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Title: Multiple myeloma among atomic bomb survivors in Hiroshima and Nagasaki, 1950-76: relationship to radiation dose absorbed by marrow

Abstract

The relationship between atomic bomb exposure and the incidence of multiple myeloma has been examined in a fixed cohort of atomic bomb survivors and controls in the life-span study sample for Hiroshima and Nagasaki. From October 1950 to December 1976, 29 cases of multiple myeloma were confirmed in this sample. Our analysis shows that the standardized relative risk (RR) adjusted for city, sex, and age at the time of bombings (ATB) increased with marrow-absorbed radiation dose. The increased RR does not appear to differ between cities or sexes and is demonstrable only for those survivors whose age ATB was between 20 and 59 years. The estimated risk in these individuals is approximately 0.48 cases/million person-years/rad for bone marrow total dose. This excess risk did not become apparent in individuals receiving 50 rad or more in marrow total dose until 20 years or more after exposure.

Authors:
; ; ;
Publication Date:
Research Org.:
Department of Hematology, Nagasaki University School of Medicine, Japan
OSTI Identifier:
6941802
Alternate Identifier(s):
OSTI ID: 6941802
Resource Type:
Journal Article
Resource Relation:
Journal Name: JNCI, J. Natl. Cancer Inst.; (United States); Journal Volume: 69:2
Country of Publication:
United States
Language:
English
Subject:
63 RADIATION, THERMAL, AND OTHER ENVIRON. POLLUTANT EFFECTS ON LIVING ORGS. AND BIOL. MAT.; BONE MARROW; DELAYED RADIATION EFFECTS; MYELOID LEUKEMIA; RADIOINDUCTION; A-BOMB SURVIVORS; DOSE-RESPONSE RELATIONSHIPS; EPIDEMIOLOGY; HIROSHIMA; NAGASAKI; PATHOLOGY; RADIATION DOSES; RADIATION HAZARDS; ANIMAL TISSUES; ASIA; BIOLOGICAL EFFECTS; BIOLOGICAL RADIATION EFFECTS; BODY; DISEASES; DOSES; HAZARDS; HEALTH HAZARDS; HEMATOPOIETIC SYSTEM; HEMIC DISEASES; HUMAN POPULATIONS; JAPAN; LEUKEMIA; NEOPLASMS; ORGANS; POPULATIONS; RADIATION EFFECTS; TISSUES 560151* -- Radiation Effects on Animals-- Man

Citation Formats

Ichimaru, M., Ishimaru, T., Mikami, M., and Matsunaga, M. Multiple myeloma among atomic bomb survivors in Hiroshima and Nagasaki, 1950-76: relationship to radiation dose absorbed by marrow. United States: N. p., 1982. Web.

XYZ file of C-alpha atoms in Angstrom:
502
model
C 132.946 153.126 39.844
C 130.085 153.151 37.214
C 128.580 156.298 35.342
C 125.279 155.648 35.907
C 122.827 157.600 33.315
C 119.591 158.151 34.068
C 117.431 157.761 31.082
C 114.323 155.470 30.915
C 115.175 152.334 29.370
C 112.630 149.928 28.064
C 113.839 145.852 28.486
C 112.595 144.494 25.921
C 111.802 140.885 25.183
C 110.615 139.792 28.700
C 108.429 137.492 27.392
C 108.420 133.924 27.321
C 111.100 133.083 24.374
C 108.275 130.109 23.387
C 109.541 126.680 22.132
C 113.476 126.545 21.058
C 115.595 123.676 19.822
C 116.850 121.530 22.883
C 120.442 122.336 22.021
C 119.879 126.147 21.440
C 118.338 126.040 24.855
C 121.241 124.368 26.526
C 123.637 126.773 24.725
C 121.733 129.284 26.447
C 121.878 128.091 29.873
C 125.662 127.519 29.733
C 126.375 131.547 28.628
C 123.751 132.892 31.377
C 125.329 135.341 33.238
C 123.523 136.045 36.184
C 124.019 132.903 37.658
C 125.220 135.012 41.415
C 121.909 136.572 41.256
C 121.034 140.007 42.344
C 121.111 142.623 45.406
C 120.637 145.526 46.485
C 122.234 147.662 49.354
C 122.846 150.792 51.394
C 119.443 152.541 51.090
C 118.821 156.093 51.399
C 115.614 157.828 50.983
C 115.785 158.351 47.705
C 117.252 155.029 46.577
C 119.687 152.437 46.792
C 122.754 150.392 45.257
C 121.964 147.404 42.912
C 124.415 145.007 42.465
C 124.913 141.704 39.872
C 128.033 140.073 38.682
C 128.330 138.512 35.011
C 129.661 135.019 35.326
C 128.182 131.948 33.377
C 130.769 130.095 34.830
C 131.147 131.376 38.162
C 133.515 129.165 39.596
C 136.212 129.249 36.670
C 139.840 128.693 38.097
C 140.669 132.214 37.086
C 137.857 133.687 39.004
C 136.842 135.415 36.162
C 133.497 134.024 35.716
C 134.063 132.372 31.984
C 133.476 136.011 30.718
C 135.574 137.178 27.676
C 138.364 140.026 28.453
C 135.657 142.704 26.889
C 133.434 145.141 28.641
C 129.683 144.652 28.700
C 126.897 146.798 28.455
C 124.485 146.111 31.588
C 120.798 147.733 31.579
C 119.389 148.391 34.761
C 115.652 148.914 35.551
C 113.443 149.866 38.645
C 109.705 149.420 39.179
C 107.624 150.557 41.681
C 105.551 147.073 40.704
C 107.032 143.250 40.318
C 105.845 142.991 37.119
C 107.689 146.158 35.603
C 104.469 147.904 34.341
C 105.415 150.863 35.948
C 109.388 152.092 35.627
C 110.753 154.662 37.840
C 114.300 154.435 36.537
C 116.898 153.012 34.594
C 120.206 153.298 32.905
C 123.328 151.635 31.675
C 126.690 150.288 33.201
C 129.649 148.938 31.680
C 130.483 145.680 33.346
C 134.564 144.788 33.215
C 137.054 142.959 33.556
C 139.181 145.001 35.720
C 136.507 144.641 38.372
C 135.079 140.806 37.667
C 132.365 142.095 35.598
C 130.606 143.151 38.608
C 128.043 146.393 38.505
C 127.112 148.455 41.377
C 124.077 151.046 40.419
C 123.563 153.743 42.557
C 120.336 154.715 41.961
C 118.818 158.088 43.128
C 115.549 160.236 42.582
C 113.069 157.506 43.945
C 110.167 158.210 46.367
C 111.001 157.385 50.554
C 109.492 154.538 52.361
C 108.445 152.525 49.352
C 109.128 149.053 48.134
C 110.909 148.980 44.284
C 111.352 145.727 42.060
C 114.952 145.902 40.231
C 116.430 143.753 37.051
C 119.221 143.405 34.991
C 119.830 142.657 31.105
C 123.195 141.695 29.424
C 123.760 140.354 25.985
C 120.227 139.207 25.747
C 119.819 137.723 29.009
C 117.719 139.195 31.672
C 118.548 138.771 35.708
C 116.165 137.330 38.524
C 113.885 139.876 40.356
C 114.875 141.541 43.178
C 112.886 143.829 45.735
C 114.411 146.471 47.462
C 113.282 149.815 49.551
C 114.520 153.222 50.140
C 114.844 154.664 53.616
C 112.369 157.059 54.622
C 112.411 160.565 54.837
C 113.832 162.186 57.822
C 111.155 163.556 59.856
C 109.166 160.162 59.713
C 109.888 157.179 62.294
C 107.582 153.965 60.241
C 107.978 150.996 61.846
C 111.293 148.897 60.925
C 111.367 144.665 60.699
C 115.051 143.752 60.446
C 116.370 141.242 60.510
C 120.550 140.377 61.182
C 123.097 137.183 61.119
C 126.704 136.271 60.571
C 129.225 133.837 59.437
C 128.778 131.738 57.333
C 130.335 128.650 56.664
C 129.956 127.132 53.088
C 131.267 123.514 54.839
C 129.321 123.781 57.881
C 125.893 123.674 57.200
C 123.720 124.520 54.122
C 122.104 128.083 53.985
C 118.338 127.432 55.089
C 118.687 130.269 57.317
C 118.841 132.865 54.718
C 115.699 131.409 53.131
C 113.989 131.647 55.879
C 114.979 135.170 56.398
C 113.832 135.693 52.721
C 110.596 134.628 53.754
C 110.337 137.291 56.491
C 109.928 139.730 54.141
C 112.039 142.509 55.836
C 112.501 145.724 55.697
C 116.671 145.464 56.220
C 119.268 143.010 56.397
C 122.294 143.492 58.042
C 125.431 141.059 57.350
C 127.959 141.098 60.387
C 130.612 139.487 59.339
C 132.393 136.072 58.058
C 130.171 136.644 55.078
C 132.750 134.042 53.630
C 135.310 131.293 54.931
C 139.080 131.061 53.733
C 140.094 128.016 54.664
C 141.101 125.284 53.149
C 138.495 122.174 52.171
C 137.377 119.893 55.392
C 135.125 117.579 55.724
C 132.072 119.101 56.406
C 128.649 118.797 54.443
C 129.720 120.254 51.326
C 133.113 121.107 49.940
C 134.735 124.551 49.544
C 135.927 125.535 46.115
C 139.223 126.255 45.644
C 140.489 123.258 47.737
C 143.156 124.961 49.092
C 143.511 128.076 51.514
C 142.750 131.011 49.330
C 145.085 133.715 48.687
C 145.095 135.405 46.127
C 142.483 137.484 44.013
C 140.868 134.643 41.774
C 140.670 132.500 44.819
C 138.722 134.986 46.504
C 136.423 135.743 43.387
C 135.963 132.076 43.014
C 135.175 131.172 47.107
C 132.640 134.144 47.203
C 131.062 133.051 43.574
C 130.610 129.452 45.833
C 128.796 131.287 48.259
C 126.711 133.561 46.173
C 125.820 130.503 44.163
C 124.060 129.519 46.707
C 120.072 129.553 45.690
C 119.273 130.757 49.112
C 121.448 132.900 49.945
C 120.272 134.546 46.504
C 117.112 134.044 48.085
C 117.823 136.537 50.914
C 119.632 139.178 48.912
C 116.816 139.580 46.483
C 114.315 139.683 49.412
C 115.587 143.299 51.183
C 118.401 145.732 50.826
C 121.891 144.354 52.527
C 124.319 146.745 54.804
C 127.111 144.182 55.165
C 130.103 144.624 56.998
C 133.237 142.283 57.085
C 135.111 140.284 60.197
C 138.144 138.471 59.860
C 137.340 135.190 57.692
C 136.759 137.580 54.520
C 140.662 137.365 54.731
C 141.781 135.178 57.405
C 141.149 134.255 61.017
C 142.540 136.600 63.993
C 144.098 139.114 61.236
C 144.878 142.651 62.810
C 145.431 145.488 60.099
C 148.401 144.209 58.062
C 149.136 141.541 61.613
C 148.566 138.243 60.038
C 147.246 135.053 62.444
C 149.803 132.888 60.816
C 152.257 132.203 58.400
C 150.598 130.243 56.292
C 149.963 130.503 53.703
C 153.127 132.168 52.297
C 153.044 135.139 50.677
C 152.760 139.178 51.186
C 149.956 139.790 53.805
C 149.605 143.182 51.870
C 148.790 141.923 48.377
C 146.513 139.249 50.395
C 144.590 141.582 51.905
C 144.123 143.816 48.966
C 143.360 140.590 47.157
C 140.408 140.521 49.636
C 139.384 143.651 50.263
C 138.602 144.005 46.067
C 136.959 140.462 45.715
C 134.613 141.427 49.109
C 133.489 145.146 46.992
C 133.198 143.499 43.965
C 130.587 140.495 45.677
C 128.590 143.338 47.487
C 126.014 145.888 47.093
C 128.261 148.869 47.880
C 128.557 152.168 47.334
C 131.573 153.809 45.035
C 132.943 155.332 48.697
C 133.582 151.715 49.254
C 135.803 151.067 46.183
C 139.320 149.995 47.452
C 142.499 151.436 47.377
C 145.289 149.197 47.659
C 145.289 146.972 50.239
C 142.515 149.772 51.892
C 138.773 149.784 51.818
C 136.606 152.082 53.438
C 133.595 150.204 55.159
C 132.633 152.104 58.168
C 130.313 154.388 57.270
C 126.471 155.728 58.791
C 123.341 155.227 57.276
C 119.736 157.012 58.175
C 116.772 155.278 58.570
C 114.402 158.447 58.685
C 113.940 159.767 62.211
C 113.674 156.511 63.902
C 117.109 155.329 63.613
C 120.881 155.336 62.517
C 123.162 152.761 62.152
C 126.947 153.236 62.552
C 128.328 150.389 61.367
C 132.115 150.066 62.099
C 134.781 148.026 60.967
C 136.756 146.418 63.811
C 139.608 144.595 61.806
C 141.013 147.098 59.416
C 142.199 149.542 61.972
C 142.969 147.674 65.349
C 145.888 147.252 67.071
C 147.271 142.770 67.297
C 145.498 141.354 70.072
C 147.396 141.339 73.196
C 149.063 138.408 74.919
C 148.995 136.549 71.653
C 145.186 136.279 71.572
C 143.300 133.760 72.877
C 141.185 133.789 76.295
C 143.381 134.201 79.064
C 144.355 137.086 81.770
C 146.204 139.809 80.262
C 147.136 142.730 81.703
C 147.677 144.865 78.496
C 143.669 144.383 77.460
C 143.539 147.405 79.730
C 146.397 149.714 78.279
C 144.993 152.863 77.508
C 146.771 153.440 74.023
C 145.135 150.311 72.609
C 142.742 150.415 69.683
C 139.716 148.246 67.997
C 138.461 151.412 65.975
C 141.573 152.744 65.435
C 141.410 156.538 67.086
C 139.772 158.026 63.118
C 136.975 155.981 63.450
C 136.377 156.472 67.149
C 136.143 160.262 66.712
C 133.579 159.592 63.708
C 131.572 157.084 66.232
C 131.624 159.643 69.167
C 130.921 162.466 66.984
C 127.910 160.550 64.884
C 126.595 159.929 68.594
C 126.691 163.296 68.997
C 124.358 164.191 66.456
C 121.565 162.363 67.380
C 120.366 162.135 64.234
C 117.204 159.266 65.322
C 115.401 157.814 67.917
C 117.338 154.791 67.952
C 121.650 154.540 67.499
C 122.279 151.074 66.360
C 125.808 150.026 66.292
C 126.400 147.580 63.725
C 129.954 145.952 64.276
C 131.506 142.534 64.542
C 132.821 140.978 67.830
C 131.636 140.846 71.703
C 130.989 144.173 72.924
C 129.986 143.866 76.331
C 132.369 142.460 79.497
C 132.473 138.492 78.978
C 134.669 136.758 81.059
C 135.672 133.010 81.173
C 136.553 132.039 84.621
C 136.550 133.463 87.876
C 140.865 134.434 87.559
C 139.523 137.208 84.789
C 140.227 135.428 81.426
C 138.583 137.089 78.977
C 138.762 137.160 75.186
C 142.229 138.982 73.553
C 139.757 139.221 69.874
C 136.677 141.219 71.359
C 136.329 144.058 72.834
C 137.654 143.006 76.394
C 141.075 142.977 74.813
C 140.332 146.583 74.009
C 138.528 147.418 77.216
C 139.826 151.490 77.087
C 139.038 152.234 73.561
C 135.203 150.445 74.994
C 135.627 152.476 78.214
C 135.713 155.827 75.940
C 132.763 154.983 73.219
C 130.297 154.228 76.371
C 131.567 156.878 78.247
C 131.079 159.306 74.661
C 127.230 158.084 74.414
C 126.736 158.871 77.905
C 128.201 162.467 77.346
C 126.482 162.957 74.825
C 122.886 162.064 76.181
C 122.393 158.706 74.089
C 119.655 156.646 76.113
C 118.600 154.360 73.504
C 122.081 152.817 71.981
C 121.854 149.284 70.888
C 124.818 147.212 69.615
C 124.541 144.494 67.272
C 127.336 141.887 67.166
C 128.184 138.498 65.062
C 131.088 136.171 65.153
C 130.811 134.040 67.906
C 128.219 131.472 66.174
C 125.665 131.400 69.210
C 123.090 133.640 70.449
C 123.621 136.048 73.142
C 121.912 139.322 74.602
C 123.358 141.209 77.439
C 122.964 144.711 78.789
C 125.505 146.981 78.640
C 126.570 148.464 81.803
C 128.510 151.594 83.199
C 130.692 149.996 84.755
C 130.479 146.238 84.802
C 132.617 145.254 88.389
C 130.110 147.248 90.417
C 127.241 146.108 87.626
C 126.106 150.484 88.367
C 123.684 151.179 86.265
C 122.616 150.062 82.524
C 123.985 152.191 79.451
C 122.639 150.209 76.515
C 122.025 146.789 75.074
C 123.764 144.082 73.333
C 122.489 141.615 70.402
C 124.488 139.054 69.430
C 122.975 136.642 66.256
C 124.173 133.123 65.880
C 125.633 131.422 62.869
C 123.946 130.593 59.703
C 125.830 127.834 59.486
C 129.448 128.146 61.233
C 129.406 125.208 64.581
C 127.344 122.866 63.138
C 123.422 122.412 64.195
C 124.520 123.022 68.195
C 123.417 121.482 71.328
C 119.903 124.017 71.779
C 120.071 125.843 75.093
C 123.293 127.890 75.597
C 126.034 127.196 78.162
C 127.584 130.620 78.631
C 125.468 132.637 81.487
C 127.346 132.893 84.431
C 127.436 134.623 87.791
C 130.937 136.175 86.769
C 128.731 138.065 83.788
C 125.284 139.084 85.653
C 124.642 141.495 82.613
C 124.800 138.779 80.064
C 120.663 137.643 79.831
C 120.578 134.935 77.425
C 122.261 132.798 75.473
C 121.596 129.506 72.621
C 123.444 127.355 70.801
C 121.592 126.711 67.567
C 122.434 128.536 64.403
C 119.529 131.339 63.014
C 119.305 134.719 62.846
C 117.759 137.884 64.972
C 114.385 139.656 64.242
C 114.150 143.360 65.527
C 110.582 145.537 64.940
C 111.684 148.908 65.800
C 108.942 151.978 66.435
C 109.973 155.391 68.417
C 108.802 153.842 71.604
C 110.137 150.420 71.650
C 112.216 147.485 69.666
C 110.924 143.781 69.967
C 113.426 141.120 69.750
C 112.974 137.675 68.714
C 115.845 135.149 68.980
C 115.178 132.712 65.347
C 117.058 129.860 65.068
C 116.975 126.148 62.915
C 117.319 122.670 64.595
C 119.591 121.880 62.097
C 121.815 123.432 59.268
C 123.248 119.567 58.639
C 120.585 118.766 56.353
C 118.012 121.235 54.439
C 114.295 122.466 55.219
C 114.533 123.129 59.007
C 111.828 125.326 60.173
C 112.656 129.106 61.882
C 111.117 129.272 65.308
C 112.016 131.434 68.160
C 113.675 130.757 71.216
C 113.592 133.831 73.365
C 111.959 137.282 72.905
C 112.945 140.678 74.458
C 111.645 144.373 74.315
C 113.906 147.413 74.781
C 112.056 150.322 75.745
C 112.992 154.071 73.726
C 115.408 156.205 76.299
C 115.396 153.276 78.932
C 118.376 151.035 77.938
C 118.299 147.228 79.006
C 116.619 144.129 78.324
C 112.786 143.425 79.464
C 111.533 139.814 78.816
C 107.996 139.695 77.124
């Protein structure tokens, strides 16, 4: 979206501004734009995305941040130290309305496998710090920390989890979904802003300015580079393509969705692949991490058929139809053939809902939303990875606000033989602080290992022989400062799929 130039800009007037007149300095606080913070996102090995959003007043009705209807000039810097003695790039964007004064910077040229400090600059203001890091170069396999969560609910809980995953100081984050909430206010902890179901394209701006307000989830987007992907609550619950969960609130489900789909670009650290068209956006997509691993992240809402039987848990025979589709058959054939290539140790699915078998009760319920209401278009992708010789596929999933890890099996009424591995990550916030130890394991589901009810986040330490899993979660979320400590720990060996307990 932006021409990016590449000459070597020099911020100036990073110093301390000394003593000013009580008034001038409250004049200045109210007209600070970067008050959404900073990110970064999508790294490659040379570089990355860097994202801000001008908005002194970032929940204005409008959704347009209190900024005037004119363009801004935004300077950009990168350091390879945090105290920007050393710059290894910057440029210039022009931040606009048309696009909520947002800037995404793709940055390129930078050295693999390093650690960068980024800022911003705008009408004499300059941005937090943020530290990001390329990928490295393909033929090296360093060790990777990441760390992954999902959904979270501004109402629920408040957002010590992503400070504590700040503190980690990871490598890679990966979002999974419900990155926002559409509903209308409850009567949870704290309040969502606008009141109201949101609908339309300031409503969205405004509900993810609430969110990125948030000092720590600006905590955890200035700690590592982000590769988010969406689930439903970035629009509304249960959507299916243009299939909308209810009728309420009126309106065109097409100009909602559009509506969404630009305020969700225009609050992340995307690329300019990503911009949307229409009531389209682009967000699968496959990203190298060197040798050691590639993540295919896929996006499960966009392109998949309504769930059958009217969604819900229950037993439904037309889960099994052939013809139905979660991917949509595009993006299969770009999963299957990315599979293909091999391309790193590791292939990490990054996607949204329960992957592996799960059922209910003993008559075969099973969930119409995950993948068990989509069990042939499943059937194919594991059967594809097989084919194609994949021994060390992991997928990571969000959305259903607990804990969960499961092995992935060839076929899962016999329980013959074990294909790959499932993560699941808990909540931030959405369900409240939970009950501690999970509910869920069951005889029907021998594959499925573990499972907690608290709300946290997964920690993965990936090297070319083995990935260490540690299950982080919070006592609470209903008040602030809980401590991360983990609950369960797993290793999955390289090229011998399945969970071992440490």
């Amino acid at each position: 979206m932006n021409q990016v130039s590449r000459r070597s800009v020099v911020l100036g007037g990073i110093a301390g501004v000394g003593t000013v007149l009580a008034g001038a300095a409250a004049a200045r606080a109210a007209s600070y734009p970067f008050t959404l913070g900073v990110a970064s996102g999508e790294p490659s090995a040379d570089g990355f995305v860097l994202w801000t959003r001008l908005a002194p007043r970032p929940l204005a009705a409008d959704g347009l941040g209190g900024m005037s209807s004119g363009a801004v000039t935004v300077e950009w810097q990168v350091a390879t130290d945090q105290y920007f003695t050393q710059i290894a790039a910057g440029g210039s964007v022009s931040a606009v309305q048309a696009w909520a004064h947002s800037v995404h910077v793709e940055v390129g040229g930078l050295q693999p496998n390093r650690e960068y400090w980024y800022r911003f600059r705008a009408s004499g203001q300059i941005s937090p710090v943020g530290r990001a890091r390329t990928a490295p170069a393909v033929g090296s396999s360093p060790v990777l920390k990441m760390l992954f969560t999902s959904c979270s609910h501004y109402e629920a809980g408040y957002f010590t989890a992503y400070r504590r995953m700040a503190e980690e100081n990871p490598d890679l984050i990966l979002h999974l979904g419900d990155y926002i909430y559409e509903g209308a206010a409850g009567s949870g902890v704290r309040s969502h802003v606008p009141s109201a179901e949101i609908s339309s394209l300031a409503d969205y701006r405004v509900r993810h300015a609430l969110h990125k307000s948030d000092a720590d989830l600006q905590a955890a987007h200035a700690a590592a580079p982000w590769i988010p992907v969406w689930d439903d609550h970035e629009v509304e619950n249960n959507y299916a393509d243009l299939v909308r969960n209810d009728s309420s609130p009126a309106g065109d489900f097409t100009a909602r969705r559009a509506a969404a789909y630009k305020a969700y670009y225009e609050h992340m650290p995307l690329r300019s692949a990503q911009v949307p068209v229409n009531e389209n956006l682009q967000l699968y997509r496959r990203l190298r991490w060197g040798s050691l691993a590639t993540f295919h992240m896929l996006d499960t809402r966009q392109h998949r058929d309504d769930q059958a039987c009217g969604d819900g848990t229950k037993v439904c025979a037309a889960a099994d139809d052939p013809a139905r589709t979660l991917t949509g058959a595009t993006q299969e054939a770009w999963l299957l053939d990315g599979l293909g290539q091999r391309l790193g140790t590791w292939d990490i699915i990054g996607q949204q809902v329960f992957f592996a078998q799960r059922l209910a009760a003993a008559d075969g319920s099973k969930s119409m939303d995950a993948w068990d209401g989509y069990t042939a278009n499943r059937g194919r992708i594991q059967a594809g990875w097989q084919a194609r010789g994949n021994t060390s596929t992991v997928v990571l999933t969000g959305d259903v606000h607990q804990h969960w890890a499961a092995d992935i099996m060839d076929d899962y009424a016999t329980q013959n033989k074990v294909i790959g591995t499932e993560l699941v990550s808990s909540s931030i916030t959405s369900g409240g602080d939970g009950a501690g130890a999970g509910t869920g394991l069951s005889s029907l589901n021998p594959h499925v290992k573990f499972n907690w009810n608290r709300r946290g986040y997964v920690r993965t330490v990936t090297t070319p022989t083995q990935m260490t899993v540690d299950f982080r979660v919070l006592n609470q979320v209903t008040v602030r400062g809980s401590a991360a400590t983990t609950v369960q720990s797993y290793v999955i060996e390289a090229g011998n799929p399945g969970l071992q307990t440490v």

Ichimaru, M., Ishimaru, T., Mikami, M., & Matsunaga, M. Multiple myeloma among atomic bomb survivors in Hiroshima and Nagasaki, 1950-76: relationship to radiation dose absorbed by marrow. United States.
Ichimaru, M., Ishimaru, T., Mikami, M., and Matsunaga, M. Sun . "Multiple myeloma among atomic bomb survivors in Hiroshima and Nagasaki, 1950-76: relationship to radiation dose absorbed by marrow". United States. doi:.
@article{osti_6941802,
title = {Multiple myeloma among atomic bomb survivors in Hiroshima and Nagasaki, 1950-76: relationship to radiation dose absorbed by marrow},
author = {Ichimaru, M. and Ishimaru, T. and Mikami, M. and Matsunaga, M.},
abstractNote = {The relationship between atomic bomb exposure and the incidence of multiple myeloma has been examined in a fixed cohort of atomic bomb survivors and controls in the life-span study sample for Hiroshima and Nagasaki. From October 1950 to December 1976, 29 cases of multiple myeloma were confirmed in this sample. Our analysis shows that the standardized relative risk (RR) adjusted for city, sex, and age at the time of bombings (ATB) increased with marrow-absorbed radiation dose. The increased RR does not appear to differ between cities or sexes and is demonstrable only for those survivors whose age ATB was between 20 and 59 years. The estimated risk in these individuals is approximately 0.48 cases/million person-years/rad for bone marrow total dose. This excess risk did not become apparent in individuals receiving 50 rad or more in marrow total dose until 20 years or more after exposure.},